A great culture is made out of so many different ingredients, which can change dramatically from one company to another. There isn’t a secret recipe, and it mostly depends on the leader. I always say that a company is a reflection of its CEO. I’ve seen some very different startups create very attractive cultures, and no two are the same. Culture is not the value we place on our website. It’s the everyday decisions, actions, and reactions that we demonstrate.
If you ask me for the fundamentals of any great culture, I would say #1: Trust, where people feel safe to ask questions, say what’s on their minds, and be vulnerable. #2: A culture where everyone understands the vision and how to get there. #3: A culture that fosters teamwork and collaboration. But, it all starts with leading by example; if a CEO doesn’t practice what they preach, it automatically diminishes their original nice words.
The role of HR, together with the CEO and the executive team, is to create trust in cahoots with vulnerability. Vulnerability may be a buzzword, but it fosters innovation, enhances productivity and engagement, and ultimately leads to better business results.
You mention vulnerability as a buzzword. Are there any other trends you expect will shape HR departments in the next few years?
The ability to adopt new technologies will be tested big time! Future trends and the evolution of HR will be all about being open to automation and new technology, and HR professionals have to lead the way in shaping the new world of work. We must look beyond our local landscape and be more open to what global companies can teach us.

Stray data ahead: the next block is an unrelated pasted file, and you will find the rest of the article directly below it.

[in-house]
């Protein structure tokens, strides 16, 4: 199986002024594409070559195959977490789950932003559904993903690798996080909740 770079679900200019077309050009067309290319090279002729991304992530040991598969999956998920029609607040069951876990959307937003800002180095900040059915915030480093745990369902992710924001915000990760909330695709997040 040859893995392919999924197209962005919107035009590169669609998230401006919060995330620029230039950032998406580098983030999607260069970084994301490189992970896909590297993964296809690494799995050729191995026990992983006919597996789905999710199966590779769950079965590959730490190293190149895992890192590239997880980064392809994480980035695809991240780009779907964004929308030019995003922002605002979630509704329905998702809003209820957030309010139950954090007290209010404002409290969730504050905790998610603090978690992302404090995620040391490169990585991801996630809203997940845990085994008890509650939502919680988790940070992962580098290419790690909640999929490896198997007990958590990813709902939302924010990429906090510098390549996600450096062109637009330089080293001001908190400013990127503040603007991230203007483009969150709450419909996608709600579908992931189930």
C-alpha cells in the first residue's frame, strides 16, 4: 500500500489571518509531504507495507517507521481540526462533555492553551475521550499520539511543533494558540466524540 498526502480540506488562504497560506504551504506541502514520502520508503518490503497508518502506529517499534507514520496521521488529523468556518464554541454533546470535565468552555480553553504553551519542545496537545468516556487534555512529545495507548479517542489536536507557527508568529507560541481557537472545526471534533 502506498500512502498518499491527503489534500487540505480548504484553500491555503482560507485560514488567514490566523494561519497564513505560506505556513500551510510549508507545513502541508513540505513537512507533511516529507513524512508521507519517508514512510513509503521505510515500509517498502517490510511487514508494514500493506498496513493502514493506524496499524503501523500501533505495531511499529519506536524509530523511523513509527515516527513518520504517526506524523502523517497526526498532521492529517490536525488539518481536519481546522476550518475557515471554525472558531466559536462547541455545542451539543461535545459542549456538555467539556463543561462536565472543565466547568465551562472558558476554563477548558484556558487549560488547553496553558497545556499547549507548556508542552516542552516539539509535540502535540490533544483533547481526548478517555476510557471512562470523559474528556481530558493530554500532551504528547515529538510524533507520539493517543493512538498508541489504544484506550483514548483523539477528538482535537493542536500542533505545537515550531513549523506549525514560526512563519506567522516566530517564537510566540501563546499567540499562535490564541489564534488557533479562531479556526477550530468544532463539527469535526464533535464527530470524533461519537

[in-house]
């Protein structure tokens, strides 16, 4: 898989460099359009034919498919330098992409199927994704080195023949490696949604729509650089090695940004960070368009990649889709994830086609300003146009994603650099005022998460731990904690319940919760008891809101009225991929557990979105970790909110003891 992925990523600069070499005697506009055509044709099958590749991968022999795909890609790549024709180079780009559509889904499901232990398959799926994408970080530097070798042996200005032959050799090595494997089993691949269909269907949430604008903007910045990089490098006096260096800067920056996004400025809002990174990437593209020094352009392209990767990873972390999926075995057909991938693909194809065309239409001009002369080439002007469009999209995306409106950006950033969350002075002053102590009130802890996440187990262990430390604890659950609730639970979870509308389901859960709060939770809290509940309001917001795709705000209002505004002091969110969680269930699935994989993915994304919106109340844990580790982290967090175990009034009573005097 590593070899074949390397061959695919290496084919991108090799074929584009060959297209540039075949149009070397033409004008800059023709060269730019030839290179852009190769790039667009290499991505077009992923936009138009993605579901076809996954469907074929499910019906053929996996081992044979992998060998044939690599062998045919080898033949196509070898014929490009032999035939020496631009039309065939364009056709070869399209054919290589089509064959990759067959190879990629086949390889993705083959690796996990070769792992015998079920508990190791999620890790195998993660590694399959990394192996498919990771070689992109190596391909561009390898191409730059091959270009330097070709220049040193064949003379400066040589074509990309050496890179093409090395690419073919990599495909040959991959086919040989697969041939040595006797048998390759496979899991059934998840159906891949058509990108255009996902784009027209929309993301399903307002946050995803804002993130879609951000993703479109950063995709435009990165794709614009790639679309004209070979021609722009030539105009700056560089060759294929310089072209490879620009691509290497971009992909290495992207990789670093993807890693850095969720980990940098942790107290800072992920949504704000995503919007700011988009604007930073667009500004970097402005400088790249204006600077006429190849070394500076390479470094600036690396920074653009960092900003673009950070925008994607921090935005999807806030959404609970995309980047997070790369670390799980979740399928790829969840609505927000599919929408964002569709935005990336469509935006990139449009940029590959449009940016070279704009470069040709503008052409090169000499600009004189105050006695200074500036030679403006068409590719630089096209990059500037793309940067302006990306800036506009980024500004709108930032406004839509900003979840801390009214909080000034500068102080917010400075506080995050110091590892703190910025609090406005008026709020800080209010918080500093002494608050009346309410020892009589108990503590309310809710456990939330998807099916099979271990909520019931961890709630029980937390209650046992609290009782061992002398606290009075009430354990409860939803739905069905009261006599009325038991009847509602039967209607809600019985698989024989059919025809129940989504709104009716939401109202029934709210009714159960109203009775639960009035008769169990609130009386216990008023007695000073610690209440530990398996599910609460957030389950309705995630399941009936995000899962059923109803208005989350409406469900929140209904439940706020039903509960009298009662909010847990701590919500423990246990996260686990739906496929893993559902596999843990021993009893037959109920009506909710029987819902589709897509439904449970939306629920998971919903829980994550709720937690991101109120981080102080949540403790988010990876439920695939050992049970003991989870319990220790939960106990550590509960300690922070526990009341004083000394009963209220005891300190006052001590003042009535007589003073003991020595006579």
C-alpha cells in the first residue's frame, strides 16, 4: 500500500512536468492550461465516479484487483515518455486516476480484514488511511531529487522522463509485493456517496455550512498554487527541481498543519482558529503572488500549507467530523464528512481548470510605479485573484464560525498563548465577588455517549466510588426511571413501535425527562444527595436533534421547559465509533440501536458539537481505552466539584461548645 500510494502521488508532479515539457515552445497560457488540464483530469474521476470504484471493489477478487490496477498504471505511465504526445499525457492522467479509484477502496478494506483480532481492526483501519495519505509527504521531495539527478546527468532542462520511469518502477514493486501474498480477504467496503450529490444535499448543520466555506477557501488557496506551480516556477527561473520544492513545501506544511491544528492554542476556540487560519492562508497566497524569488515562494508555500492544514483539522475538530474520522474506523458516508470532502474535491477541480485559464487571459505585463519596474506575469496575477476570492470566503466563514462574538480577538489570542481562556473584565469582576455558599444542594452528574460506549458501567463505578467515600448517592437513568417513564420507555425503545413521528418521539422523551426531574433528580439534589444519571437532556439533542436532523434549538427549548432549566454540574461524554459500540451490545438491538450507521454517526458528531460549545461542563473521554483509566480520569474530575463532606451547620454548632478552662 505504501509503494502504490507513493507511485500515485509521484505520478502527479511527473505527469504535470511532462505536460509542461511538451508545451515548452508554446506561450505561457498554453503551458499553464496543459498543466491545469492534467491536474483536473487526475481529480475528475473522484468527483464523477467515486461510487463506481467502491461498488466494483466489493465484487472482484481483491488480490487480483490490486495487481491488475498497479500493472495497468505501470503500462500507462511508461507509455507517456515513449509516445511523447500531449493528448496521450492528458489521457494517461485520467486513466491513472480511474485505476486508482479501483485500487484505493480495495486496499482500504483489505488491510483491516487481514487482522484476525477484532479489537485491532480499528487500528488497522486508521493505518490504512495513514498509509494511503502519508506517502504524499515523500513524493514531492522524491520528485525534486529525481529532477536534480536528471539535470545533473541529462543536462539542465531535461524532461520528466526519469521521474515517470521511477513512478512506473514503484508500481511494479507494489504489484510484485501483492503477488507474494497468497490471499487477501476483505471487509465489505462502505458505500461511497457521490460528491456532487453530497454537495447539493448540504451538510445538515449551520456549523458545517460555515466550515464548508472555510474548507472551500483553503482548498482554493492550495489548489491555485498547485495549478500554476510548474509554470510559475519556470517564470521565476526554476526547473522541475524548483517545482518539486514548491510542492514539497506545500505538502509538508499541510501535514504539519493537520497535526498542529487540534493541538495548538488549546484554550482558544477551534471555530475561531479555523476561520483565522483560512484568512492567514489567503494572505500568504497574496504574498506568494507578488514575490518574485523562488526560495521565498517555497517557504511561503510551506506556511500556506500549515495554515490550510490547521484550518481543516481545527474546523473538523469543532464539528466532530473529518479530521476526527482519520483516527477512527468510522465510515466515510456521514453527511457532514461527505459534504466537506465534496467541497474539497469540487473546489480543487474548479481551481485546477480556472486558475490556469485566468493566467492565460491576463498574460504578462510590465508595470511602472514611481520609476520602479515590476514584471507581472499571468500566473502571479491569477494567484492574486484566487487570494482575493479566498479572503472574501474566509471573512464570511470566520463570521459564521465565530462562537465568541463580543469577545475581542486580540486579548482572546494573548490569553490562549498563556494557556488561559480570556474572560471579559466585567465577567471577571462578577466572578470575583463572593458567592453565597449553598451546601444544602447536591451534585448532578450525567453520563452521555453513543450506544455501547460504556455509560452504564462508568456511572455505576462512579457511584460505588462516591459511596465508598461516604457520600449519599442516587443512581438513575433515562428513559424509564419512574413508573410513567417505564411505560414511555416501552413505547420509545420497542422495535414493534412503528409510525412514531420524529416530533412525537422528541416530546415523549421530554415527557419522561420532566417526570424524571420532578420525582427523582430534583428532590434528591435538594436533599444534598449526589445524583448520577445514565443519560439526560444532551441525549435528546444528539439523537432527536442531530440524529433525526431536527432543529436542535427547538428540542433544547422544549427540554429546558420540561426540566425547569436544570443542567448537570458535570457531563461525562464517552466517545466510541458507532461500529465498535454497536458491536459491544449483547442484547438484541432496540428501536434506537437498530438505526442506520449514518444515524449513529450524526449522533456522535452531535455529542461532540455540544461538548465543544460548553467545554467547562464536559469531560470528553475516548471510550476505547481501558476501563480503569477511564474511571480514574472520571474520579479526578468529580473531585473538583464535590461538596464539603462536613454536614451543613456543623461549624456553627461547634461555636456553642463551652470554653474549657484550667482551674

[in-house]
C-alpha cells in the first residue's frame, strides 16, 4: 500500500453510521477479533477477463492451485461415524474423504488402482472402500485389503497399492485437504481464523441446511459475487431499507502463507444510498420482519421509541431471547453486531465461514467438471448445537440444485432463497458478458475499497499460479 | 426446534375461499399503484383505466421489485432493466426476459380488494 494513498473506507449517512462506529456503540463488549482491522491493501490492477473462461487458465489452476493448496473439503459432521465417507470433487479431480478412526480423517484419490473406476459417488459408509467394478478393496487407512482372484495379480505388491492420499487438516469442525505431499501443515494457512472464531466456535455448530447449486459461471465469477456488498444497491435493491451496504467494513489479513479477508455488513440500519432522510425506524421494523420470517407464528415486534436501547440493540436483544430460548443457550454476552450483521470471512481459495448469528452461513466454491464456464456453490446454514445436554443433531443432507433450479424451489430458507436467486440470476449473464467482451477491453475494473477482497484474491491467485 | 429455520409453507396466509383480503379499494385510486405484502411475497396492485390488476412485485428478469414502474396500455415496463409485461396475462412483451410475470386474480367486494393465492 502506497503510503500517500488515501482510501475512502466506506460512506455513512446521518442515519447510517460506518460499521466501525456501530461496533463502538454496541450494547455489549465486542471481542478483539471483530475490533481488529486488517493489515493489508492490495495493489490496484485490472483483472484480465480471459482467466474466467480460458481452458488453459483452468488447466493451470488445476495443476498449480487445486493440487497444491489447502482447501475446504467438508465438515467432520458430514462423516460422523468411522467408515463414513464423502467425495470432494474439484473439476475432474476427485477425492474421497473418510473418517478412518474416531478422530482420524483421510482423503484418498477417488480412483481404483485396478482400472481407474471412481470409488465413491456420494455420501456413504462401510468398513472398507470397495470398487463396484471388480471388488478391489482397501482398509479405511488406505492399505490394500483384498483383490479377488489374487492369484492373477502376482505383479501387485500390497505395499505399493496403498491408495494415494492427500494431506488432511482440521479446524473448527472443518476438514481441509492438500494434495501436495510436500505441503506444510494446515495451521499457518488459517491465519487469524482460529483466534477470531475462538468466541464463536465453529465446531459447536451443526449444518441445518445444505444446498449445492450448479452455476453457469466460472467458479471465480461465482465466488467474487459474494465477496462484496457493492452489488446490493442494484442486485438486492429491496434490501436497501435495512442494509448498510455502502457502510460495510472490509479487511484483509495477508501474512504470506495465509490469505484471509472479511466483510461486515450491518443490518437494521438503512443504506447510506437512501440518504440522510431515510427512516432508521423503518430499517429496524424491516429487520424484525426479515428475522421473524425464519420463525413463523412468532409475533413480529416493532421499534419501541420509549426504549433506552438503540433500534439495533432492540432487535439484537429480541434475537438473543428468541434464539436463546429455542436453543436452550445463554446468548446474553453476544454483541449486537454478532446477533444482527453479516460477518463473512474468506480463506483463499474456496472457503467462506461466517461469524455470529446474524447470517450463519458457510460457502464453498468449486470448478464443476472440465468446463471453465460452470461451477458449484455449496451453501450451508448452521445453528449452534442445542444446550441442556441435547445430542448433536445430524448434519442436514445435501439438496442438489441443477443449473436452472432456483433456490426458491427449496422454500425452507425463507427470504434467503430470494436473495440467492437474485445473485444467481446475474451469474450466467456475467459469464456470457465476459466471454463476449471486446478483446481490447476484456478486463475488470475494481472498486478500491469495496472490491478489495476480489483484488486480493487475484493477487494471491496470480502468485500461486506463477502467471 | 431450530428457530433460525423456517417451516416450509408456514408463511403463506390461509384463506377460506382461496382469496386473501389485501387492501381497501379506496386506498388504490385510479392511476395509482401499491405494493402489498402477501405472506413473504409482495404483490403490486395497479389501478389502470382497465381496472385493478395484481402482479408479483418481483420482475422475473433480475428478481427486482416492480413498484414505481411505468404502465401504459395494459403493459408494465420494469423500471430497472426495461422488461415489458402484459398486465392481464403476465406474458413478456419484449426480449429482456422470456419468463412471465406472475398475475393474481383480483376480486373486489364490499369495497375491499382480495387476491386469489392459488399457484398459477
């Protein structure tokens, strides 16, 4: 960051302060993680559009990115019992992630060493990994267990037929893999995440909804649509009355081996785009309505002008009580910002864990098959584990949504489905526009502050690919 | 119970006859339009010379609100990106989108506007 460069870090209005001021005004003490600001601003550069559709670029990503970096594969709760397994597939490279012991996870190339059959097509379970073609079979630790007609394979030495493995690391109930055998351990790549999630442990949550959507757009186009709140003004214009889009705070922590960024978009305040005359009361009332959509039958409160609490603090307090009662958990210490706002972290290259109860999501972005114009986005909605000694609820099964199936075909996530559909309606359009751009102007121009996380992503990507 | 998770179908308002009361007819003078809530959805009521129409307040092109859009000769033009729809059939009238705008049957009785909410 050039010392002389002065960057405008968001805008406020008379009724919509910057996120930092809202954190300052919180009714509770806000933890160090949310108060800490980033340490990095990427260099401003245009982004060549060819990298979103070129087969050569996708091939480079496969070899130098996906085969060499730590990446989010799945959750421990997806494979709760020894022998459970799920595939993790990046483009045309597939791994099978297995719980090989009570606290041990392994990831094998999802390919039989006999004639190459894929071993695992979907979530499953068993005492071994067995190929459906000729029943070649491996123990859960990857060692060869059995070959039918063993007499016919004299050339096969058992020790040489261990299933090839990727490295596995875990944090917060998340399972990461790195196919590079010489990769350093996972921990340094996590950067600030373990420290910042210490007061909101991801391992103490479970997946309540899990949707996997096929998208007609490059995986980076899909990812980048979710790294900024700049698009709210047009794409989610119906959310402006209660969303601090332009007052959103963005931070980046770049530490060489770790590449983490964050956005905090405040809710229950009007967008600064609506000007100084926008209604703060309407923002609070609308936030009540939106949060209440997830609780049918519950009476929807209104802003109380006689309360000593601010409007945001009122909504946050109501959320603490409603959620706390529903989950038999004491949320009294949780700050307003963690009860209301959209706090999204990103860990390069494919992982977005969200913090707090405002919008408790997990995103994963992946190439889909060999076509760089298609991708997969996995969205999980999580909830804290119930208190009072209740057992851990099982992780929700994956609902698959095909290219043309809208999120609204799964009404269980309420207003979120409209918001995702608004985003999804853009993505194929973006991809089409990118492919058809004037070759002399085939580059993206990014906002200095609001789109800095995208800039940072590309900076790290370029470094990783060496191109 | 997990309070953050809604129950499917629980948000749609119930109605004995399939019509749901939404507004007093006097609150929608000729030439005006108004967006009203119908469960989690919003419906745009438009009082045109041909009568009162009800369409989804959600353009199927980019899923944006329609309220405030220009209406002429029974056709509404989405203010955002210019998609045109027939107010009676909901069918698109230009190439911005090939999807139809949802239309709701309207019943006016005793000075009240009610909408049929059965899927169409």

A more positive trend that I’m seeing great improvement within, is the way in which the HR function is more highly regarded. Nowadays, more entrepreneurs are looking for an HR executive to join the management table and are realizing the function’s true value in various business processes.
Do you have any advice for HR professionals looking to have a lasting, industry “love affair” of their own?
When I mentor HR executives I offer two main pieces of advice. First, understand the business, and speak the executive language. Use data to back up your agenda. Understanding the business and its technology will help gain you a seat at the management table and with hiring. You won’t always know everything, but you can know as much as possible.
Second, don’t just copy and paste best practices. If you’re looking to create a system for your company, define the goals first, then look for the solutions out there (beyond your local premise), or create something new, based on what’s right for your company. We sometimes lose sight of the end goal, out of lack of time or energy, to invest in finding the best solution. Asking yourself, “What are we trying to achieve, and is this the way to get there?” will surely keep you on track.